Increasing the Risk of Legal Liability, Cause for Concern in Today’s Concussion Crisis
Non-school sports teams, particularly at the youth level, have always relied heavily on volunteerism. Many of us have coached our sons and daughters at one point or another, and the though of legal liability over a child being concussed never crossed our minds—until now.
Such is the case with some Oregon legislators who have concerns about Oregon Senate Bill 721, which expands the current law to include “youth sports teams that are unaffiliated with schools and gives responsibilities to youth coaches and umpires, who are often volunteers.”
Rep. Jason Conger of Bend, Oregon is one legislator “concerned about the unintended deterrent the law might create, reducing volunteerism by increasing the risk of legal liability.” Conger, an attorney, states, “When you set a standard in a statute … there’s a presumption of fault, if the standard is not met.”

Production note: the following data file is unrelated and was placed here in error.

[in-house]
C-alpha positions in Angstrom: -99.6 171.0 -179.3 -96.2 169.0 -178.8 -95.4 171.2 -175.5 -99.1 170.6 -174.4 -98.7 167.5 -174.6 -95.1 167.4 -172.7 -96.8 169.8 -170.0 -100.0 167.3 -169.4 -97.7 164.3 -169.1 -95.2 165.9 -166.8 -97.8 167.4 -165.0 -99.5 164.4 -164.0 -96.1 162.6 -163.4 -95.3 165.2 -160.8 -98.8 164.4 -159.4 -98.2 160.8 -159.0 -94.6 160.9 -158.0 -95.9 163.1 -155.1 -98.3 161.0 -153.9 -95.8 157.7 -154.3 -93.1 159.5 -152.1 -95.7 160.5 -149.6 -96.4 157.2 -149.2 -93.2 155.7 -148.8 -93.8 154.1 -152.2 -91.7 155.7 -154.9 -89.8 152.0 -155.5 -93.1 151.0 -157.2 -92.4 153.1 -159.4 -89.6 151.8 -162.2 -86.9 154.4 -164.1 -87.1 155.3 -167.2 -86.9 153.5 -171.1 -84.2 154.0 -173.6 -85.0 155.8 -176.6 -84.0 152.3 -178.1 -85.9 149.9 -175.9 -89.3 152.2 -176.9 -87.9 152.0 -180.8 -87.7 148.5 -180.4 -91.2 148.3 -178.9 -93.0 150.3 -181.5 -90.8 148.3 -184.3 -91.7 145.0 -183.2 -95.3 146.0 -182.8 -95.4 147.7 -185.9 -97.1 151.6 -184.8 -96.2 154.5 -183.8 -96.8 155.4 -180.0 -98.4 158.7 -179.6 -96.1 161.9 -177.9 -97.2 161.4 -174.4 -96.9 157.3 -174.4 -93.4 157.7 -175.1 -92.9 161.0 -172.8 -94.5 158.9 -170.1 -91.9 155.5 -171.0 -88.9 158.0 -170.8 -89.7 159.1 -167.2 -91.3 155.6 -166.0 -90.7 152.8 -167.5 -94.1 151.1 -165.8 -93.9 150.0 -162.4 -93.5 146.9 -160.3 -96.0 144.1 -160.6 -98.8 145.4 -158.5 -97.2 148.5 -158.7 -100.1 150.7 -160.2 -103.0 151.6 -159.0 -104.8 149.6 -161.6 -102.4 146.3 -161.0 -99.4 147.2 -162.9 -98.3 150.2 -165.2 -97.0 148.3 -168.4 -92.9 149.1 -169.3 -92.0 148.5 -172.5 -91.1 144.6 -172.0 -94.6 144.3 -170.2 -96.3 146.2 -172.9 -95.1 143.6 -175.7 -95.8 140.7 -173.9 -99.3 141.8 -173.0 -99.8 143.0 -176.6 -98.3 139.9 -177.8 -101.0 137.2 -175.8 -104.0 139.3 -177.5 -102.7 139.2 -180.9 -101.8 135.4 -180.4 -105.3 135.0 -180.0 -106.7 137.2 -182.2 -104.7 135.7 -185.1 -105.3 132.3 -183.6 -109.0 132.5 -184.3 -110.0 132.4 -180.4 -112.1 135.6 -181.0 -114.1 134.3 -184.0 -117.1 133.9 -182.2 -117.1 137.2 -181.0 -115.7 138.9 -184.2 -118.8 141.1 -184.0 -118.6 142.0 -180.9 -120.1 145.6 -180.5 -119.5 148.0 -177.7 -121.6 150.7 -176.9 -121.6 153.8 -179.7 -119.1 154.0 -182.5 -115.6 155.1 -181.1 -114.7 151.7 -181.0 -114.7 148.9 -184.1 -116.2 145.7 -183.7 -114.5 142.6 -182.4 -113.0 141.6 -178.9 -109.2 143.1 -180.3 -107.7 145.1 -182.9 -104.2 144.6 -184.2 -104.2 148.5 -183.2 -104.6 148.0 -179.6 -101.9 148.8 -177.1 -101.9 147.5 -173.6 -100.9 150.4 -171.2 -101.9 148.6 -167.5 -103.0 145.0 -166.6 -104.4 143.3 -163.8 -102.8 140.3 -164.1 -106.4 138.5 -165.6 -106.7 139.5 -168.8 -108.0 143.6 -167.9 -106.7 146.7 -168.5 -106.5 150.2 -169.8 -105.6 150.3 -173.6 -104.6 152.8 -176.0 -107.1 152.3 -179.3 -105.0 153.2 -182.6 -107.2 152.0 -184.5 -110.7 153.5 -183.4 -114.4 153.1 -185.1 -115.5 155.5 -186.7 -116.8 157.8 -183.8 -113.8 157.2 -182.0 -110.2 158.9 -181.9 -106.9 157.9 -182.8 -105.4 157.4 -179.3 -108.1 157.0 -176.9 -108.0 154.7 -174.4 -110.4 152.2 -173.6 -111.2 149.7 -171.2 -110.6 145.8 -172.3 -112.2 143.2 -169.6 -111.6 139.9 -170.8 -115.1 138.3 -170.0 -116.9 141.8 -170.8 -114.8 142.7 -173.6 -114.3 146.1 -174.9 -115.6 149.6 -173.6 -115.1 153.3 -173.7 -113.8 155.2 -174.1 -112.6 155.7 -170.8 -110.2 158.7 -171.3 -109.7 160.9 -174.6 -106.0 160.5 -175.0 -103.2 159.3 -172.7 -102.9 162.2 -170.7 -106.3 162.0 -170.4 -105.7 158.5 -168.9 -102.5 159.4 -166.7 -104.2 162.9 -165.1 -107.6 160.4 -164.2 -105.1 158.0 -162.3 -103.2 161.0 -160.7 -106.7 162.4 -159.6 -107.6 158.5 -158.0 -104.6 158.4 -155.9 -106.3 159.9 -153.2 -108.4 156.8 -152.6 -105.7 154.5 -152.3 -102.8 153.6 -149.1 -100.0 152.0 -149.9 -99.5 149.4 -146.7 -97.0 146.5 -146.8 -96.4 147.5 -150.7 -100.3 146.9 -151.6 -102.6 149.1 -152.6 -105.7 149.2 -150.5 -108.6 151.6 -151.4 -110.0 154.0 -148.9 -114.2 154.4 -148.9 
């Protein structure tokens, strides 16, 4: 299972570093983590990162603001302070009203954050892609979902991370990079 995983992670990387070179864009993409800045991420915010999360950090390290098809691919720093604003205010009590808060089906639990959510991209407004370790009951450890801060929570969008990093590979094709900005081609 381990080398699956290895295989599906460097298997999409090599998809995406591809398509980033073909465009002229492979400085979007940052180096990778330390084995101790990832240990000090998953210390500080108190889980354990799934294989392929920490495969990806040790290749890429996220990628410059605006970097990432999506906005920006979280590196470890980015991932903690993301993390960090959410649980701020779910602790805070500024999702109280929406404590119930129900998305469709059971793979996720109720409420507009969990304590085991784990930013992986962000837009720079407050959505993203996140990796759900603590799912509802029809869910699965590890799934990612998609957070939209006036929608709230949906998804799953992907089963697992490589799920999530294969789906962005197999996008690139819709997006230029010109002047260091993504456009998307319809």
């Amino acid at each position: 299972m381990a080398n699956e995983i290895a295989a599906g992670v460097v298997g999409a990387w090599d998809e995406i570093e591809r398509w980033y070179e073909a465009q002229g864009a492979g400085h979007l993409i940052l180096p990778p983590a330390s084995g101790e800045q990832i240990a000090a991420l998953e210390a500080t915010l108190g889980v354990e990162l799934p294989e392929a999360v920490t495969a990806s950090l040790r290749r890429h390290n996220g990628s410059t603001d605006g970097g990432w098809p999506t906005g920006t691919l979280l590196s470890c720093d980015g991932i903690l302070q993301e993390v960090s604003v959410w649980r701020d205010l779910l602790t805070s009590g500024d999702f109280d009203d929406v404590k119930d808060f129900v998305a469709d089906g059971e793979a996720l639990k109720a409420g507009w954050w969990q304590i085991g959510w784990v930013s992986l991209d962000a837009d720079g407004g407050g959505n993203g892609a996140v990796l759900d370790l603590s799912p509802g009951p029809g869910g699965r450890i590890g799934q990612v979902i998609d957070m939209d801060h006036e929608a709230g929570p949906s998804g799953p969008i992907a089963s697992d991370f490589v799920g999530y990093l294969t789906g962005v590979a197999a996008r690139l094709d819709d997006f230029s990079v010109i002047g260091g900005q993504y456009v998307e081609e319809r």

Dan Gilbert, legislative counsel, took exception to Conger’s legal opinion, saying, “It will make it easier for coaches to know what they should be doing and give them legal cover if they acted properly.”
However, “Gilbert was unable to answer concerns about incidental coaches and umpires who may fill in for a game but do not regularly coach or referee games.”
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